Immunologist Mary Ruebush, PhD has a new book out called Why Dirt Is Good: Five Ways to Make Germs Your Friends.
My favorite Ruebush quotation so far is: “Dirt is good. If your child isn’t coming in dirty every day, they’re not doing their job.” Her point is that all this rot about antibacterial soaps and compulsive cleanliness is actually having the opposite of the desired effect: Instead of healthy kids, we’re raising kids prone to allergies, asthma, and auto-immune disease.
Ruebush’s basic hypothesis is that if children aren’t exposed to dirt, bugs, and bacteria early in life, their bodies never learn to tell real threats from the random array of mostly harmless stuff that invariably finds its way into kids’ mouths, ears, noses, and lungs.
We’ve all been around a 12-month-old in the throes of oral fixation, doggedly determined to perform the taste test on everything within reach. Car keys seem to be a favorite. At that age, my daughter had a particularly endearing habit of latching her strong little mouth onto the nearest beer bottle, especially if we had company.
The taste test often turns into the parental Marx-brothers routine in which two adults try desperately to distract the baby with an unappetizing array of sterilized plastic teething toys, to no avail.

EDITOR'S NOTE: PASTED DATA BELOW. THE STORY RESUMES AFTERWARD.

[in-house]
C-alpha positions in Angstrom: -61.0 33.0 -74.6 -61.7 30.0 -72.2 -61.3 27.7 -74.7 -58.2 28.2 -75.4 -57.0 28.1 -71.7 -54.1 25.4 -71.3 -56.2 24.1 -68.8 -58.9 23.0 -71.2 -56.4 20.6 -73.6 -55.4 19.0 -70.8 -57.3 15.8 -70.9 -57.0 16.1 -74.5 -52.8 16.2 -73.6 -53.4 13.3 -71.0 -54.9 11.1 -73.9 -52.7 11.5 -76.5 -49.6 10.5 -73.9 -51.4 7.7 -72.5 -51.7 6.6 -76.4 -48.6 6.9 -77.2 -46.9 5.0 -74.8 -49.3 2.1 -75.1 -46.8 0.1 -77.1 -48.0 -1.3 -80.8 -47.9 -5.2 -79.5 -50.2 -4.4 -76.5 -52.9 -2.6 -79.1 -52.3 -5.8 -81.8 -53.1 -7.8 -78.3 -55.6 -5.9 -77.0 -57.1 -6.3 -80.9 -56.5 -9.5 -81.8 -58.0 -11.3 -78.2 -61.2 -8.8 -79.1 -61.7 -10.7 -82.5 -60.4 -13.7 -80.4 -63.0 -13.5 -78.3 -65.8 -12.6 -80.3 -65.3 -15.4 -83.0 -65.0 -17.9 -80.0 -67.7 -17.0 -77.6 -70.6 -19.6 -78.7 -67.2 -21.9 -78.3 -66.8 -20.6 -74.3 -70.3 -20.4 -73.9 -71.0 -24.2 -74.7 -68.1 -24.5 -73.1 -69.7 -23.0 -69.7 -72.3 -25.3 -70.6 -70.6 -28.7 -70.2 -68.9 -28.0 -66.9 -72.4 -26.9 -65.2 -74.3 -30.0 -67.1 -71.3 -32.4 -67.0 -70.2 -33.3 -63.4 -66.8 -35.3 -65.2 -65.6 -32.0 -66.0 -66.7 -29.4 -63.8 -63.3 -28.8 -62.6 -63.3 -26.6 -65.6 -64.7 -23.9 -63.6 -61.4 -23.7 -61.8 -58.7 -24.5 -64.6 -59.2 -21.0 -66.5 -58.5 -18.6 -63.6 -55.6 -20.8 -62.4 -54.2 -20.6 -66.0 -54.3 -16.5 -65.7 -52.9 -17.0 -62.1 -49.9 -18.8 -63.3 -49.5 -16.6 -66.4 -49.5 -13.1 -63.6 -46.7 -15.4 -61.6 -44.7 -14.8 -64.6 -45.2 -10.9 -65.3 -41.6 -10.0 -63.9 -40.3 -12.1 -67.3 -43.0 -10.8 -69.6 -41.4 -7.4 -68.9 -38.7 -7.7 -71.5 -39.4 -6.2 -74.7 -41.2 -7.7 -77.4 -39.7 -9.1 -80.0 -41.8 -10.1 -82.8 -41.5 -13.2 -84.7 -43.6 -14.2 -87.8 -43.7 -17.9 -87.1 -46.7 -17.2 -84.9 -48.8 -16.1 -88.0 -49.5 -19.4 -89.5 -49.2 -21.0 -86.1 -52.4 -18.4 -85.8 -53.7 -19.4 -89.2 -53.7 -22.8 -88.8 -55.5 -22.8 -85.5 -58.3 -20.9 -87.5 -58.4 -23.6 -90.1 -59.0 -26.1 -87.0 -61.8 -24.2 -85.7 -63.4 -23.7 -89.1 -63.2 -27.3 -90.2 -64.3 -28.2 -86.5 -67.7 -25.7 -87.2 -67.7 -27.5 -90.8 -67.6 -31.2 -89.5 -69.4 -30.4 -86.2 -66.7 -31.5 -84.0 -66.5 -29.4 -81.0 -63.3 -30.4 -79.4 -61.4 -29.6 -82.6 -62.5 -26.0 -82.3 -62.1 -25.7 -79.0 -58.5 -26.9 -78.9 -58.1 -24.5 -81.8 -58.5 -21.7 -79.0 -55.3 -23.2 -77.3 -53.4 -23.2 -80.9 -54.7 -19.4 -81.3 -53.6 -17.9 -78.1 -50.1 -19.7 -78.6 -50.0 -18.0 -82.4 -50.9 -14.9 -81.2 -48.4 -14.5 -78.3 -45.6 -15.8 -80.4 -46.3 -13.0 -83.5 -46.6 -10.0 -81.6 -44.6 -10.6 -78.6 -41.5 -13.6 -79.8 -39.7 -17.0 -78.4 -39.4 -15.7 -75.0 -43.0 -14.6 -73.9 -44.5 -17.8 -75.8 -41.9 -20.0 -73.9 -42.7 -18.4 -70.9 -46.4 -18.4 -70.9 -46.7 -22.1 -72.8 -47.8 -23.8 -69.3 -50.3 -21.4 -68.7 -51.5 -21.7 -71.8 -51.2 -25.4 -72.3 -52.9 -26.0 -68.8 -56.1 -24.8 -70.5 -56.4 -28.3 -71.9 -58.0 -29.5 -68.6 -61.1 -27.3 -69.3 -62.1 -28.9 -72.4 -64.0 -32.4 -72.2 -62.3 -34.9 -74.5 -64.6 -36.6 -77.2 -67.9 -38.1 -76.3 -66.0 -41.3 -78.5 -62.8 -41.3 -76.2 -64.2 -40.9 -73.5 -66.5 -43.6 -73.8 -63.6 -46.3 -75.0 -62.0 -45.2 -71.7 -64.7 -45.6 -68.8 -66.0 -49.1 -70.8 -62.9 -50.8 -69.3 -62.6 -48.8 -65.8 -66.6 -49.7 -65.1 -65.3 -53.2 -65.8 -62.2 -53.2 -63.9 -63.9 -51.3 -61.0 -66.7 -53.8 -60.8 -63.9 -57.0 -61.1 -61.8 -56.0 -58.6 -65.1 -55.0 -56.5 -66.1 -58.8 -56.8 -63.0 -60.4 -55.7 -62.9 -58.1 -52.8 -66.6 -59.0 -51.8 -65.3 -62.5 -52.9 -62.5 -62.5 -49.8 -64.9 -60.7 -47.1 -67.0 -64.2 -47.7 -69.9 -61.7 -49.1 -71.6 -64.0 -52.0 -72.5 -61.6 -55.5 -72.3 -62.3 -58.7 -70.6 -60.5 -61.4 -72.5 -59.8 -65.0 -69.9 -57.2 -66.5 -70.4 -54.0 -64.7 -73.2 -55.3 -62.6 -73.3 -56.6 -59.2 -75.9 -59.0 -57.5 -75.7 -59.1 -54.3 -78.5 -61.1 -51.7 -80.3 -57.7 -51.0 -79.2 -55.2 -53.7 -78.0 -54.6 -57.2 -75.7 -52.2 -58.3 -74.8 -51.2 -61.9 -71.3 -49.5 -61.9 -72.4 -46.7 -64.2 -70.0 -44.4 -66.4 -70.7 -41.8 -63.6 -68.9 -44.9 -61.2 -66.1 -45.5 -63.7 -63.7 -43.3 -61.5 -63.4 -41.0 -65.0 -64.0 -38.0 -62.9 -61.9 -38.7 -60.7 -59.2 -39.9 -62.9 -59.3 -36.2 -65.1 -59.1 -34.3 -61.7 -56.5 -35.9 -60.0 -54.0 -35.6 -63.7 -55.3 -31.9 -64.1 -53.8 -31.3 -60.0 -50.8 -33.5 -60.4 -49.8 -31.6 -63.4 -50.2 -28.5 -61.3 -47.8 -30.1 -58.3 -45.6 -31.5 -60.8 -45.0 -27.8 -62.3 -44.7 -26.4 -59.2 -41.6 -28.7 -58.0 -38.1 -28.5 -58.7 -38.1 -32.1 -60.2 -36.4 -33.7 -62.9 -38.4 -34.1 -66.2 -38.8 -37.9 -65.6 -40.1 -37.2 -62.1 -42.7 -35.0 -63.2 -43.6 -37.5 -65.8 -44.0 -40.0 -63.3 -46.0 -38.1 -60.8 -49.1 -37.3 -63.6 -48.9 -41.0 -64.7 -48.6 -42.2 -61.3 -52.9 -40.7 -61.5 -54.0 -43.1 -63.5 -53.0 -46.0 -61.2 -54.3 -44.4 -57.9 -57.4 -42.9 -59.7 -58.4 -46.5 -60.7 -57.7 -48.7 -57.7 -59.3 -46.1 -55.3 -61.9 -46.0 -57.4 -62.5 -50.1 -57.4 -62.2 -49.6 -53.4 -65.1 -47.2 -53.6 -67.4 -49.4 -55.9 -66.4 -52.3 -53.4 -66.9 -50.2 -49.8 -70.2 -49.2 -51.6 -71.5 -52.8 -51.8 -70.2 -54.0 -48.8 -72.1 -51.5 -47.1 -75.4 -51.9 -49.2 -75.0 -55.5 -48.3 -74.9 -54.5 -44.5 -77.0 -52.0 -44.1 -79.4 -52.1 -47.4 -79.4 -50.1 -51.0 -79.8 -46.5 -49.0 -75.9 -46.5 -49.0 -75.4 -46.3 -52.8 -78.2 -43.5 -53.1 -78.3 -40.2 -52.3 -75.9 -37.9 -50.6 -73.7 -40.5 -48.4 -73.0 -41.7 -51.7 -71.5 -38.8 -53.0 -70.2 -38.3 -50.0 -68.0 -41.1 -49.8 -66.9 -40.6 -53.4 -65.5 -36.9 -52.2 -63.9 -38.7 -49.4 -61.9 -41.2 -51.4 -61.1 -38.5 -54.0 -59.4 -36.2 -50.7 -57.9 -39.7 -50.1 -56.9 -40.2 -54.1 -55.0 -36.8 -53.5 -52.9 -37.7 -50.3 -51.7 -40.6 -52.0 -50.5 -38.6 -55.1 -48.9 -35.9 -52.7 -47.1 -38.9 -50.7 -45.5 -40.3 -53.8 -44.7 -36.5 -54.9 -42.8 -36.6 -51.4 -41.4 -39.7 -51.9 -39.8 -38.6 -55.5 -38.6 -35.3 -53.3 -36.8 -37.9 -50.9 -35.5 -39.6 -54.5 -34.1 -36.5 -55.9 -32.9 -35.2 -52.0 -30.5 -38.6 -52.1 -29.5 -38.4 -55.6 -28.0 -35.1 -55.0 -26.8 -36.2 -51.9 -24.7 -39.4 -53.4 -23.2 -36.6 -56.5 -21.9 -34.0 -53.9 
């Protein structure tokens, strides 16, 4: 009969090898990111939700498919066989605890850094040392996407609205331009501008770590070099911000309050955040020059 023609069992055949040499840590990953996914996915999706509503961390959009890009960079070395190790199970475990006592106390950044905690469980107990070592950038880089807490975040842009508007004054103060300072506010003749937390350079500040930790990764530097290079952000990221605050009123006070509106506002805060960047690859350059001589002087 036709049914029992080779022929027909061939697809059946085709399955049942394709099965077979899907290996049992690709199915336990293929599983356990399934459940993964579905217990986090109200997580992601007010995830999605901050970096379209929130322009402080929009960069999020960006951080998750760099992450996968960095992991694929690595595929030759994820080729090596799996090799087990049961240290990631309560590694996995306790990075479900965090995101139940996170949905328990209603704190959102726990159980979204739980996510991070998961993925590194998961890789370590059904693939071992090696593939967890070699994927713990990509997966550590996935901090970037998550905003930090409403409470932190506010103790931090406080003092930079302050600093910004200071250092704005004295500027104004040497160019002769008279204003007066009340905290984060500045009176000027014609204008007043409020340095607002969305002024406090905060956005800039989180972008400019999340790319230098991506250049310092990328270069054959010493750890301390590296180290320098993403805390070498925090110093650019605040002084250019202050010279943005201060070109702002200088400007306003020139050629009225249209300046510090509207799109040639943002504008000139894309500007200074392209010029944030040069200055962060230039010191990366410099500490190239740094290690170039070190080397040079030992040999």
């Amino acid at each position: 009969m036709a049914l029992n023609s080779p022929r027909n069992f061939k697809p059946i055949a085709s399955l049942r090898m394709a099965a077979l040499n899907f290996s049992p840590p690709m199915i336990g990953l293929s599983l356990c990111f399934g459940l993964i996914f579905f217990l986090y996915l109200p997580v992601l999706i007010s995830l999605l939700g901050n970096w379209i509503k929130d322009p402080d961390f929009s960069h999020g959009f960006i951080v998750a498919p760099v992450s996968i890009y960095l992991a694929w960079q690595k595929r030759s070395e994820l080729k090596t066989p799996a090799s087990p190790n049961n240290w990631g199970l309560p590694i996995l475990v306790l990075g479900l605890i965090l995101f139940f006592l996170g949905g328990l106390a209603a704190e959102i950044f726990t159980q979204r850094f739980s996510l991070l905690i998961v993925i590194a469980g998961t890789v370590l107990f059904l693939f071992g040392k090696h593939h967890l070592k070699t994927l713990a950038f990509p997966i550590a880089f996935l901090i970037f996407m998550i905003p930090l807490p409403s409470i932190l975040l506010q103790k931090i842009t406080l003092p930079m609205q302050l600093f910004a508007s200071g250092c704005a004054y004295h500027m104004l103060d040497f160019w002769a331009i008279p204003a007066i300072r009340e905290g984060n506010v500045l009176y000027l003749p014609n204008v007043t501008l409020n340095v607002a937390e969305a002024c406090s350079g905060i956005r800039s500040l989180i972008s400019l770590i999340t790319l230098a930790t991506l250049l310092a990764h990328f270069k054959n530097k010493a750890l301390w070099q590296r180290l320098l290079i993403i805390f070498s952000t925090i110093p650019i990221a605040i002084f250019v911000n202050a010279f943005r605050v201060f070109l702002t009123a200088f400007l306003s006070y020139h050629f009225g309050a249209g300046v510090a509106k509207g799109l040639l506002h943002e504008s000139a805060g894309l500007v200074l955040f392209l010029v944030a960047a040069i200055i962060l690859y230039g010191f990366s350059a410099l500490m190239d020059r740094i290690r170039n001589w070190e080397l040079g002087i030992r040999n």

So why all the fuss?
The information age offers a freight-load of frightening information to parents, unveiling the rich array of pathogens, bacteria, allergens, and other icky things that are everywhere. We’re surrounded! Ruebush offers some relief: We can let our kids eat dirt and still be good parents.
Ruebush isn’t alone in her return to common sense. Everywhere I turn, new studies are popping up to demonstrate the smorgasbord of benefits kids get when they spend time in nature. Land and People says: “Research has shown that free play in nature increases children’s cognitive flexibility, emotional capacity, critical thinking, problem-solving, creativity, use of imagination, self-esteem, and self-discipline. It makes them smarter, more cooperative, happier, and healthier.”
I’ve seen it myself.
Have you ever picked a kid up after school and tried to extract something, anything, about what happened that day? The memory of the entire six-and-a-half-hour school day is suddenly erased from the child’s brain, and replaced with a selection from the short list of kid-acceptable answers, beginning with “nothing” and ending with “I dunno.”
On the flip side, last week I picked up four kids at the park after an afternoon of rainy, muddy adventures. My car’s upholstery may not have fared well, but it’s washable, and worth it for the giddy sounds of four kids simultaneously broadcasting four different stories of the afternoon. I have no idea what they did, as I couldn’t actually discern words from the overall din, but I know that they were truly alive, happy : and dirty.